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Daredevil 42
"Nobody Laughs At... The Jester!"

COVER IMAGE NOT FOUND July, 1968

The Newest, The Most Cataclysmic Creation Of Smilin' Genial STAN LEE and GENE COLAN

Embellished By: Lettered By: DAN SAM ADKINS ROSEN

An underground bank vault has been single-handledly looted... and its guards are on the ground... the victims of small sleep pellets, and other weapons made to resemble ordinary toys! ... But there is nothing ordinary about the man known as... The Jester!

Since his task has been completed, The Jester decides to exit stage left! From that direction comes a sedan... and of course, he waits for the light to change. The elderly driver is greeted by what he thinks to be a street performer selling his wares. When he tells the gaudily-costumed figure that his children are up to their armpits in yo-yo's, the driver becomes the latest recipient of the versatile toy... as The Jester hurls it upon his chin!

The unconscious driver is removed from his vehicle, and The Jester takes to the wheel. The play is the thing, and the evening's caper has been successful. Because he has embarked on a criminal career, The Jester will never know the roaring applause of an audience.

In the law offices of Nelson and Murdock, Foggy wonders why Matt is browsing through a Braille law book, and not mourning his own brother! Karen has never thought that the blind lawyer could be so cold-blooded, and only Matt Murdock knows that they are grieving for a non-existent identity. He turns and tells the others that he and Mike were closer than they would have thought. Indeed, Daredevil has saved Matt's lifes many times. As the blind lawyer puts down the Braille book, Karen Page sheds a tear over the memory of the man without fear...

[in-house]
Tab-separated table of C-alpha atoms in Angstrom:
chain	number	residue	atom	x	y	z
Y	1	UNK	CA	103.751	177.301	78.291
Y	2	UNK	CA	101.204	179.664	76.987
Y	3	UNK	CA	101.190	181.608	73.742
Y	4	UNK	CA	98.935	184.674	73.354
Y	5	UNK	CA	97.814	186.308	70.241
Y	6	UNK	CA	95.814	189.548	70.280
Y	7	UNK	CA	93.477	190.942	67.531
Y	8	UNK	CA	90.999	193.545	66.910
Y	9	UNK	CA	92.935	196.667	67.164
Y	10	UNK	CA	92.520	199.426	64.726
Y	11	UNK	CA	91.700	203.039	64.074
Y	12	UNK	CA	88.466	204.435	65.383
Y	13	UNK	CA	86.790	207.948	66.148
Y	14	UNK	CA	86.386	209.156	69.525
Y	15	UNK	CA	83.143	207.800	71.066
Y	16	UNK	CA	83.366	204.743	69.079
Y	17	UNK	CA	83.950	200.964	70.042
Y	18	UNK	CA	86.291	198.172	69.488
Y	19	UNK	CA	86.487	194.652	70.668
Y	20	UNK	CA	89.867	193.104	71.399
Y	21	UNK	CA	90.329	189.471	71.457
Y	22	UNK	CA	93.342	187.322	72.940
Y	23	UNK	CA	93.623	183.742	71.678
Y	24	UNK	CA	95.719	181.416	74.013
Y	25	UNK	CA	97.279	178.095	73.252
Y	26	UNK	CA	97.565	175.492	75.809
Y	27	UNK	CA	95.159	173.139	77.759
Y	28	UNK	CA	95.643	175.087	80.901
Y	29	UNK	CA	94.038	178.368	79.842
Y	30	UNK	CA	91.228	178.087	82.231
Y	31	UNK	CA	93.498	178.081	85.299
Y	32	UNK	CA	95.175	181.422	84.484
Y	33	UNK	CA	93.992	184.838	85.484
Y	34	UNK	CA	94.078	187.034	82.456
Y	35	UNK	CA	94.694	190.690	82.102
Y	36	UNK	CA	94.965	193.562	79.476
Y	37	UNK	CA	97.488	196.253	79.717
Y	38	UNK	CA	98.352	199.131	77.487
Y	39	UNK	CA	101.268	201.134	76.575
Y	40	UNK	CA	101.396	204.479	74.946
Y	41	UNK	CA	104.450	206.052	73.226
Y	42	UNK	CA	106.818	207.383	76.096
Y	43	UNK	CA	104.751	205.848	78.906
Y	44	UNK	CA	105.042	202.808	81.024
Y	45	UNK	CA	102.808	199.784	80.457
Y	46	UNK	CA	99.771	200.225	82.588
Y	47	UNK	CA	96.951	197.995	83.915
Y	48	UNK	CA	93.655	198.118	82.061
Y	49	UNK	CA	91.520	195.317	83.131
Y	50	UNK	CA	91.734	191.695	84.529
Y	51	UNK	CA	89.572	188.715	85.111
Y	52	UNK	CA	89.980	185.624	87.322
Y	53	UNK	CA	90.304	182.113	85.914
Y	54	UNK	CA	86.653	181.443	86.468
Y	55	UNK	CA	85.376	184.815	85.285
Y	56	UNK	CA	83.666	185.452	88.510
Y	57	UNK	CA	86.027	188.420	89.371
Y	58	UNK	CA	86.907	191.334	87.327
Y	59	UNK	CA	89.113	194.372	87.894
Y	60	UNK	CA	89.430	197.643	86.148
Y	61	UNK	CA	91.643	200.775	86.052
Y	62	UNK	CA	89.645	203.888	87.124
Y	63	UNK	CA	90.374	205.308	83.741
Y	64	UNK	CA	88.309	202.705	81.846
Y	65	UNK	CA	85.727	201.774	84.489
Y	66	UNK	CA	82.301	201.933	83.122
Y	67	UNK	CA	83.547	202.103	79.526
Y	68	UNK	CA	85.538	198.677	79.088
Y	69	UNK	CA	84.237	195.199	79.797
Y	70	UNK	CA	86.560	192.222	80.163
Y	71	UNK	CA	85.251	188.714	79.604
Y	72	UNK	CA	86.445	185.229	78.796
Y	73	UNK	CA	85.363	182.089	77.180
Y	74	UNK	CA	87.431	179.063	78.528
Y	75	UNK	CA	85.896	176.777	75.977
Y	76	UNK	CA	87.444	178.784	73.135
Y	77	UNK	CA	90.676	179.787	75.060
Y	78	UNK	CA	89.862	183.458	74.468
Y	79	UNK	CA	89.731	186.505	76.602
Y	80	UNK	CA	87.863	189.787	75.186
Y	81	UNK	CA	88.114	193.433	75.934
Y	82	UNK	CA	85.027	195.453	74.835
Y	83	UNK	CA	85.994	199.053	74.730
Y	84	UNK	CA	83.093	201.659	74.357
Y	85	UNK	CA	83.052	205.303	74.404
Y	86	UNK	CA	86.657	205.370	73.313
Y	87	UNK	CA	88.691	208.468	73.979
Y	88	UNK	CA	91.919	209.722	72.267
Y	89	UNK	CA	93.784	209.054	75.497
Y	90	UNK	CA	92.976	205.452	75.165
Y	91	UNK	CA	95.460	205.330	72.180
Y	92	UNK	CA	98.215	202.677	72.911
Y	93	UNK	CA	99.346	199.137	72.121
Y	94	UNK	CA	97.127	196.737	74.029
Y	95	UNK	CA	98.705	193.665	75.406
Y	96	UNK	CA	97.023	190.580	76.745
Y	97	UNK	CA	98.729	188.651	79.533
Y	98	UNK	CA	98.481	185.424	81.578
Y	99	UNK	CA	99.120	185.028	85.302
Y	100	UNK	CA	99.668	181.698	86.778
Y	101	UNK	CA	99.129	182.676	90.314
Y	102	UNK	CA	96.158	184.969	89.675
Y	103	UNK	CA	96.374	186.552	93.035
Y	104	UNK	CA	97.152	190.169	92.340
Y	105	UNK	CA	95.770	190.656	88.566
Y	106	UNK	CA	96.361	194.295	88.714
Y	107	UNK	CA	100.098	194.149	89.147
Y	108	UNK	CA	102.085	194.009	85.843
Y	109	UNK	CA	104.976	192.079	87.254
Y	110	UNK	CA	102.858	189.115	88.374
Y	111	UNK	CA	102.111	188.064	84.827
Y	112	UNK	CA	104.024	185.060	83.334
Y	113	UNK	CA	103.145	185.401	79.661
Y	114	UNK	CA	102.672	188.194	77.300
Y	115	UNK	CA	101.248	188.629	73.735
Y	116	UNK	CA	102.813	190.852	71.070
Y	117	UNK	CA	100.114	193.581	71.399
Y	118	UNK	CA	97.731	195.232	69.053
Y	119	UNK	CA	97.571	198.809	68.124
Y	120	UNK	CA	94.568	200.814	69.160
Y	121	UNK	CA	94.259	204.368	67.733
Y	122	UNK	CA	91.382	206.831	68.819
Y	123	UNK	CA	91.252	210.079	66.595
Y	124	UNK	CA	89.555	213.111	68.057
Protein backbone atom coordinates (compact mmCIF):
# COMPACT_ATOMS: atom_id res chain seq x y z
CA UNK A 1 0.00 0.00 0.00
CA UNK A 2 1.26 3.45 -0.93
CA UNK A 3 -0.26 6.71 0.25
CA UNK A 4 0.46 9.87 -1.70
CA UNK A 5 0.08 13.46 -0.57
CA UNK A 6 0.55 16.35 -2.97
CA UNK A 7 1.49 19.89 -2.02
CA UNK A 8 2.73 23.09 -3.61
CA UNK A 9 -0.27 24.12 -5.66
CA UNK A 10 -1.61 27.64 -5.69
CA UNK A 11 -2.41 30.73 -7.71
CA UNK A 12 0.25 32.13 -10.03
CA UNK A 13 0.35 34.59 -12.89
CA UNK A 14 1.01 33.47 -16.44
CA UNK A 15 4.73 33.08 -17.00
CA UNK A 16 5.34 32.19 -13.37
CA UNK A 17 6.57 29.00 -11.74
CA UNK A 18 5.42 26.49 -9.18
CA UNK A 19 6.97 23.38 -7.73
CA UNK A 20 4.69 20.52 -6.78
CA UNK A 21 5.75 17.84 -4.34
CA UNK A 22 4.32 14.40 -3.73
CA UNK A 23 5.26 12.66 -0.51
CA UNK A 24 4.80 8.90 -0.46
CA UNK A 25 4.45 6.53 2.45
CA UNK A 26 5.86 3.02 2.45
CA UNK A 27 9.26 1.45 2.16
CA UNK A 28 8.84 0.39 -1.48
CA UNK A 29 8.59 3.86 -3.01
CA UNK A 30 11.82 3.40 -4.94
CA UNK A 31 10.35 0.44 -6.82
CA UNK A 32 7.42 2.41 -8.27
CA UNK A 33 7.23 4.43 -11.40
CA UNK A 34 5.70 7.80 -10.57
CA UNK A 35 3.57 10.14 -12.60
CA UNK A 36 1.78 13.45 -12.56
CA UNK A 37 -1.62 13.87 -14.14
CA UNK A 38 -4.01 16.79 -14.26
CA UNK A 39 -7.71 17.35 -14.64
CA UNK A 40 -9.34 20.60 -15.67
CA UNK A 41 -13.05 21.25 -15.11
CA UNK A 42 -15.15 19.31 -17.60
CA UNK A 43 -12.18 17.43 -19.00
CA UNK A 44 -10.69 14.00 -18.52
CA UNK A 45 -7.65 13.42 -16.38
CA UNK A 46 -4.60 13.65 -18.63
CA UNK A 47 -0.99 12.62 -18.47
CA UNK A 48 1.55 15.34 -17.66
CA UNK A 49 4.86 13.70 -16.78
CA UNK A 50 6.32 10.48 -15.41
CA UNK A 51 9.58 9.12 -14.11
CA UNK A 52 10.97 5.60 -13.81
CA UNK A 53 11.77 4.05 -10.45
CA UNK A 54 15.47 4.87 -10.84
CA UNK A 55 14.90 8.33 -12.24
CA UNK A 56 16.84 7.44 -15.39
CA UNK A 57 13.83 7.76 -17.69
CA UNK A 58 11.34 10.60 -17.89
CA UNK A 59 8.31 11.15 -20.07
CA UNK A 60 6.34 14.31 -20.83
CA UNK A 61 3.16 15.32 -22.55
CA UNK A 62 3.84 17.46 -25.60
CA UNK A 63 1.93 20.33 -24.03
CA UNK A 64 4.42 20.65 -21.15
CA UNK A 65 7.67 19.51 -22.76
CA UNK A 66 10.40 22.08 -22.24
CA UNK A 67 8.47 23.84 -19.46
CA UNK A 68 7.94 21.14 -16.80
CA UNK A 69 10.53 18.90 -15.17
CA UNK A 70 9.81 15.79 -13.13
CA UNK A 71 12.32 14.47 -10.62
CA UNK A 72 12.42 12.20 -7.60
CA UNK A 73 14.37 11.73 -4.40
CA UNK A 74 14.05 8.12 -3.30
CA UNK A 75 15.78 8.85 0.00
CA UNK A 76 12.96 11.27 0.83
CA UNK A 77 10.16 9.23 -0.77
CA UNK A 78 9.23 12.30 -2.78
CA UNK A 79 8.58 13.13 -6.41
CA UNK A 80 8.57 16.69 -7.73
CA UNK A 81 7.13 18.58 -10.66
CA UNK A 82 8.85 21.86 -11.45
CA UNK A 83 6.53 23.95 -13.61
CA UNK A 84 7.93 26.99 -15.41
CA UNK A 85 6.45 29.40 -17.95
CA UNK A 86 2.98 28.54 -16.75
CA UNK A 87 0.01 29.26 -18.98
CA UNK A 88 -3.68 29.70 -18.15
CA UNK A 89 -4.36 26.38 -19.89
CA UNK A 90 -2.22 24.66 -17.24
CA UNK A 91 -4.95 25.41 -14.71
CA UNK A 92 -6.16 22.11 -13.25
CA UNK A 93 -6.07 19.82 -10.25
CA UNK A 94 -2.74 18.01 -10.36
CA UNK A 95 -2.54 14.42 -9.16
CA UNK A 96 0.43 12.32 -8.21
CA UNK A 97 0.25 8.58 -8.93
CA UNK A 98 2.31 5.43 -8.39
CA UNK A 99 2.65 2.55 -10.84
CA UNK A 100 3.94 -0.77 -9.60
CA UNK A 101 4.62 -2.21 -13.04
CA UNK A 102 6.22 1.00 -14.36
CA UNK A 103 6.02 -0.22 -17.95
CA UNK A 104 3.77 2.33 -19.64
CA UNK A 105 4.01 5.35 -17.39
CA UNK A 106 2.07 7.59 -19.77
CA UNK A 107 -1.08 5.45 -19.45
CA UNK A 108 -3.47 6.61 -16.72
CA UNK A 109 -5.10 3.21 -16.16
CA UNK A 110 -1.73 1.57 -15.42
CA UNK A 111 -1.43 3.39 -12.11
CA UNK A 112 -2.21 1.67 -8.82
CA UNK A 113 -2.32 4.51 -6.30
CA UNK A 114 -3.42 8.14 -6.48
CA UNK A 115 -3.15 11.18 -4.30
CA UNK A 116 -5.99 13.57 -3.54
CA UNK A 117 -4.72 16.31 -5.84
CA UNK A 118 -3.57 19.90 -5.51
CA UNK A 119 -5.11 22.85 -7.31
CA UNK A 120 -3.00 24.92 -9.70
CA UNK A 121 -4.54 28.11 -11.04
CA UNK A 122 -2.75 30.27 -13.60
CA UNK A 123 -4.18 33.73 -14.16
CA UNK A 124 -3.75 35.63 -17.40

Foggy recalls how Daredevil's death happened so fast -- It seemed like a bad dream! The man without fear evaded The Exterminator's T-Gun blasts, and then sent the villain back into the T-Ray machine! The lawyer doesn't want to remember what happened next -- but he can't help himself --! He saw the bright flash and felt the final explosion --! It only took a moment -- but it seemed like one frozen in time. A torn remnant from Mike Murdock's costume is all that was left! Matt has heard enough, and decides to head for home...

Elsewhere, The Jester is marveling at his criminal success, and it's only the beginning! With his talents and many skills, the criminal is confident that he'll soon attain his heart's desire. With his educated background, training, and raw genius, The Jester will begin his crime campaign, with his specially-modified toys as his army!